Leopards, Crabs, and Unknown Poison
Last night, Matt cooked dinner. As he picked up some kindling to move it onto the fire, he was bitten or stung by an unknown creepy crawly. A regular occurrence in the wild if you’re not paying a lot of attention. Losing feeling in his hand and with the numbness spreading up his arm, he still managed to cook up a storm with the rice by the river. He’s a typical gung-ho paratrooper. Looking like a French extra in a bad Van Damme movie from the 80’s, he’s considering the sting with some concern. Sadly, there is not much we can do until we know what poison has come from, or until the symptoms worsen so we can figure it out. It’s something which is fairly common here. If it was something to seriously worry about (i.e. a mamba), we likely would have seen it and we would be “tourniqueting” Matt’s forearm to slow the blood flow instead of writing about it. We wouldn’t be far off helping him back to base before a long trip to find some kind medical attention…by which time, we have told him, we will consider axing off his hand. In all seriousness, not knowing what has stung him is a problem. Some strong anti-histamine drops, a dollop of anti-irritation cream, some strong pain killers and a large amount of peaceful fumes from some kind of Malawian jungle leaf we came across yesterday (coincidentally) and Matt is still on his back, anxious about losing more sensation past his shoulder. Likely a scorpion, possibly a ground wasp or centipede, very unlikely a small snake (puff adder or viper); Matt’s hand should be ok after 48 hours or so. However, it is a little strange that the finger he was stung on is frozen-cold compared to the rest of him. We can feel it’s chill when we touch it. We can also only see one puncture wound, so although snakes are often known to only pierce skin with one fang, it’s unlikely to be one.
We’ll keep an eye on any development of fever, nausea, bleeding, foaming, damaged eyesight, diarrhoea, or any extreme colouring, and for now we’ll take the chance to sleep (in turns). We’re at least three days to any kind of tiny clinic and with the boat schedules as they are, likely a week to a hospital with any amount of intense treatment. Matt isn’t stranger to bites. Losing his bitten finger won’t be a big deal.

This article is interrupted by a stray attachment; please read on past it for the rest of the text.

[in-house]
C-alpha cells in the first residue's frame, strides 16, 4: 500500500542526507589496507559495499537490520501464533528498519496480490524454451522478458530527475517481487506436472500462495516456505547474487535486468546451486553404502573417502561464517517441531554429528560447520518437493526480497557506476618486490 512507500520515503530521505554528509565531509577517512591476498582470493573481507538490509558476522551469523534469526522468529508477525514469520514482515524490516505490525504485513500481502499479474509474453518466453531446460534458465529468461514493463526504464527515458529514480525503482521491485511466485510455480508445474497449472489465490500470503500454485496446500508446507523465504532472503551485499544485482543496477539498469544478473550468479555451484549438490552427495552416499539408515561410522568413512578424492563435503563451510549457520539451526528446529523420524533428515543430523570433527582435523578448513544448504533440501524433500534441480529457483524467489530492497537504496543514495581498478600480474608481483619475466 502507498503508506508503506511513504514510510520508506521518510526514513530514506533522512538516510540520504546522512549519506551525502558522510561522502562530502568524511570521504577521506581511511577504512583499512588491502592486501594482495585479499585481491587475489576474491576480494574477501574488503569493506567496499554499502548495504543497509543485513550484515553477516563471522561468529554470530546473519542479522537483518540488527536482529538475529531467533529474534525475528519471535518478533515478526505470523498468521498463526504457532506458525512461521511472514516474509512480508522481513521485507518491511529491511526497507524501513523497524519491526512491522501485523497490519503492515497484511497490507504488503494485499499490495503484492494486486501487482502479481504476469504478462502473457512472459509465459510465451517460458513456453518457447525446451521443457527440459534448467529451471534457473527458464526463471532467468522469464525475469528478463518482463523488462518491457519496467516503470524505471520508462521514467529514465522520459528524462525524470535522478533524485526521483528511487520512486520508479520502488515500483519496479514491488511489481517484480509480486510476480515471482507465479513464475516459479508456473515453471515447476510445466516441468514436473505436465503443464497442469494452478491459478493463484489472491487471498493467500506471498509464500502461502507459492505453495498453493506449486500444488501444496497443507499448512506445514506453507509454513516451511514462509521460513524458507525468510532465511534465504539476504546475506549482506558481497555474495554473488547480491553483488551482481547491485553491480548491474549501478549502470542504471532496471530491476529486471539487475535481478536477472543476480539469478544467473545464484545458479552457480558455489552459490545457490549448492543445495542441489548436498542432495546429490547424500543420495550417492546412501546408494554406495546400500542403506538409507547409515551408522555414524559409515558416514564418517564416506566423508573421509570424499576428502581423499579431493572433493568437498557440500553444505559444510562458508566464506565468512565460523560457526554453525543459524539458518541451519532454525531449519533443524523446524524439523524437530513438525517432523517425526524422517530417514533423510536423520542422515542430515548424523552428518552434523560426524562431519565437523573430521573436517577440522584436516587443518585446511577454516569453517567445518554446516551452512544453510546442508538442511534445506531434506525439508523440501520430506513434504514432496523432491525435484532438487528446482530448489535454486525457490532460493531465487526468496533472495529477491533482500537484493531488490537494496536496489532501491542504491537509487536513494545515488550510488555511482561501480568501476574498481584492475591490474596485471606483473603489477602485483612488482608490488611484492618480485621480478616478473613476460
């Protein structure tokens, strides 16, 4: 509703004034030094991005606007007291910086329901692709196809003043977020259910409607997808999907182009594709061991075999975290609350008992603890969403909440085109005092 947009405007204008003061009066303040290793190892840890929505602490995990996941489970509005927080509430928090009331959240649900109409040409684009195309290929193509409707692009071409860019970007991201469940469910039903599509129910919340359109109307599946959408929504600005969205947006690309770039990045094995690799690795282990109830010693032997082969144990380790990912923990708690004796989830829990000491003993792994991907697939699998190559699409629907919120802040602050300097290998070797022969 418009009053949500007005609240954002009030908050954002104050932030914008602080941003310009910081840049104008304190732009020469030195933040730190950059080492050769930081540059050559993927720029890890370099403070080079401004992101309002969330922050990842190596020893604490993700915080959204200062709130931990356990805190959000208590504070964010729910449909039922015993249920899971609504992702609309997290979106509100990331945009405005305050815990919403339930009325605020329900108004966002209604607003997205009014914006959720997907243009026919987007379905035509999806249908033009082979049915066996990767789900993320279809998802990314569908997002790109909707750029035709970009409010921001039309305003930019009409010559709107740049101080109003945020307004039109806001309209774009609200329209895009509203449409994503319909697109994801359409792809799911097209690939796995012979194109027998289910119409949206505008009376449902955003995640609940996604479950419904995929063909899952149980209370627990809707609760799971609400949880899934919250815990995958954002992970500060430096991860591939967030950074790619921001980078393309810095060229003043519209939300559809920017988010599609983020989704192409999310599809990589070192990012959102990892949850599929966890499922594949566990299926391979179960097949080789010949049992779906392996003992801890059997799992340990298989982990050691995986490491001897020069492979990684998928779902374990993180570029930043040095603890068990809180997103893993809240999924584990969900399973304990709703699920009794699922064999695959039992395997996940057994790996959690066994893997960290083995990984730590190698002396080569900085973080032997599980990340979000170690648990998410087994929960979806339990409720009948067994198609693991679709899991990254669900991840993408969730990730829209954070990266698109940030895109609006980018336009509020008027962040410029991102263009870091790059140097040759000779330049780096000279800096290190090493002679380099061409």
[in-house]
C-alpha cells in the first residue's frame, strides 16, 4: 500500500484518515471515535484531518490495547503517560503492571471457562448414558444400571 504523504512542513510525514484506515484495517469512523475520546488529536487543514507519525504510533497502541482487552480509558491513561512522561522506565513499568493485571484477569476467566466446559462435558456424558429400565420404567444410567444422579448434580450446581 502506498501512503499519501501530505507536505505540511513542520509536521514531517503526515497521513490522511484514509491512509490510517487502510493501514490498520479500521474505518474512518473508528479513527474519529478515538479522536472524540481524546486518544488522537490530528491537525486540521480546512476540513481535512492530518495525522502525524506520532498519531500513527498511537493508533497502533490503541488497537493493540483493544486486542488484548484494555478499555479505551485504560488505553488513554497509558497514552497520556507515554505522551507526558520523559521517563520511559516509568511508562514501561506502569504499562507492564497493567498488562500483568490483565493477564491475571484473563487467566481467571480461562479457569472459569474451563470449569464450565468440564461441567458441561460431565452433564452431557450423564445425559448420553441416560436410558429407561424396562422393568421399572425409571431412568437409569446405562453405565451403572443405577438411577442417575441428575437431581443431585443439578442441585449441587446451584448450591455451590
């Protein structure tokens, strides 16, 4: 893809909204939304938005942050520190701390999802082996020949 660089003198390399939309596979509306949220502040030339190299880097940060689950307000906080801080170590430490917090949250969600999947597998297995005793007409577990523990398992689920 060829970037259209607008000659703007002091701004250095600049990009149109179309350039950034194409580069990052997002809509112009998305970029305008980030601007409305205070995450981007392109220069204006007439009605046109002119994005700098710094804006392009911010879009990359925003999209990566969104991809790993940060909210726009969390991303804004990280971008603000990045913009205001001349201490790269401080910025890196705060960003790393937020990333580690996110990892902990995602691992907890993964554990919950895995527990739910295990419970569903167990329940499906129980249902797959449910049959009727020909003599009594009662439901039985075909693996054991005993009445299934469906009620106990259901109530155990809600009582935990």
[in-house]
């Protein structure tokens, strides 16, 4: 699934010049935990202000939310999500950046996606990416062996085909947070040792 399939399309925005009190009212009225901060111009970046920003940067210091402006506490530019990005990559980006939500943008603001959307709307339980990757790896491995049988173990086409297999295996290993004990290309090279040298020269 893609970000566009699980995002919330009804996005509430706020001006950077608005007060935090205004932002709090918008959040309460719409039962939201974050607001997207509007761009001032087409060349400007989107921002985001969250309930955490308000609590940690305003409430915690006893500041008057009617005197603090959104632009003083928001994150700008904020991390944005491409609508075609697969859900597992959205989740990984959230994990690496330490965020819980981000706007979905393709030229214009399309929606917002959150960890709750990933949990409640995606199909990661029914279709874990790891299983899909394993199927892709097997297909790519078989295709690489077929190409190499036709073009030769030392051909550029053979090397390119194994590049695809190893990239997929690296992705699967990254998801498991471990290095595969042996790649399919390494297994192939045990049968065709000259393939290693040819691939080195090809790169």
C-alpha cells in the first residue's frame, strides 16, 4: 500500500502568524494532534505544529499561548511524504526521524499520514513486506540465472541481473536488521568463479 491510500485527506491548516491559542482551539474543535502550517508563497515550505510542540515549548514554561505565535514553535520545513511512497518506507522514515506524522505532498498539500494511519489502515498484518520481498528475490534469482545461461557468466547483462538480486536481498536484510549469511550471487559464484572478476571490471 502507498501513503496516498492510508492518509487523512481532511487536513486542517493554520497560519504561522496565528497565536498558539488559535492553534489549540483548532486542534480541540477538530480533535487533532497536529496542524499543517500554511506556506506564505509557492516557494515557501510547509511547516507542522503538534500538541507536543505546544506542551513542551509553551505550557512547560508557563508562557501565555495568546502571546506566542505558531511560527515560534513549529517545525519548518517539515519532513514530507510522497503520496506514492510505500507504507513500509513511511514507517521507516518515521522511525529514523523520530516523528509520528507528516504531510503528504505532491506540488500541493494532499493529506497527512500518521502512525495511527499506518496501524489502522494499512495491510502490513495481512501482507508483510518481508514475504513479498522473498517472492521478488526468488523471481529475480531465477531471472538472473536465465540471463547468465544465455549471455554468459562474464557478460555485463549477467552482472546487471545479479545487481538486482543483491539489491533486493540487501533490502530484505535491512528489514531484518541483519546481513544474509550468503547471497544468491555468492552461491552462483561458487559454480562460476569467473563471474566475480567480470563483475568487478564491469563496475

After breakfast, we move camp a few kilometres further up the river to the top of a 20ft waterfall. Created by a giant rock slide in the last few thousand years, we camp by a rock face as far from the falls as possible (because of the noise). We make some coffee while we place a few fishing lines into the pool at the bottom of the falls – hoping to bag us a catfish for supper. It isn’t difficult to think about Gollum fishing at the forbidden pool. Sadly, we’re out of luck and Charlie comes up with only a few tiny swimmers which may not even be considered by the dozens of otter which frequent this cascade. We explore the nearby bushes and trees and find plenty of evidence of wildlife.
Otter spur (scat/excrement) is everywhere, giant snails sloop around the rocks and greenery, various small birds can be heard in the canopy and they often fly up the river, flashing their colours to us while inspecting their new guests. We also find trees which a leopard has sharpened its claws on, mud in which bush pigs have lolloped in glee with and in the shallows I find fresh water crabs – a sumptuous snack for the unfussy otters. Later at dusk, the branches and the skies above our bug nets are busy with dozens and dozens of sparrow-sized bats. They are likely nesting in the caves behind us which we can’t quite climb into. At night we hear the otters screeching nearby and it’s clear that with all the scat strewn all over the rocky landscape that they are thriving here with very little predation.
Prior to bed, with Matt’s cooking skills on hold with a dicky arm and the rest of us rather weary from a busy day in the bush, we weren’t very adventurous when making dinner. We packed as many calories as we could into us and sat around discussing the usual blokey things. We also decided (as Matt’s condition seemed to neither be improving nor getting worse) it was time to crack open the cheap and horrific local sugar spirits. They call it Gin. It’s clear and it smells like something you might de-rust your lawnmower with. We’ve found it goes rather well with a little pineapple cordial and a lot of water.
We’re due another explorative day tomorrow, further up stream and deeper into the jungle. As it goes dark fairly early, we have an evening of drinking and are still ready for bed by 9pm.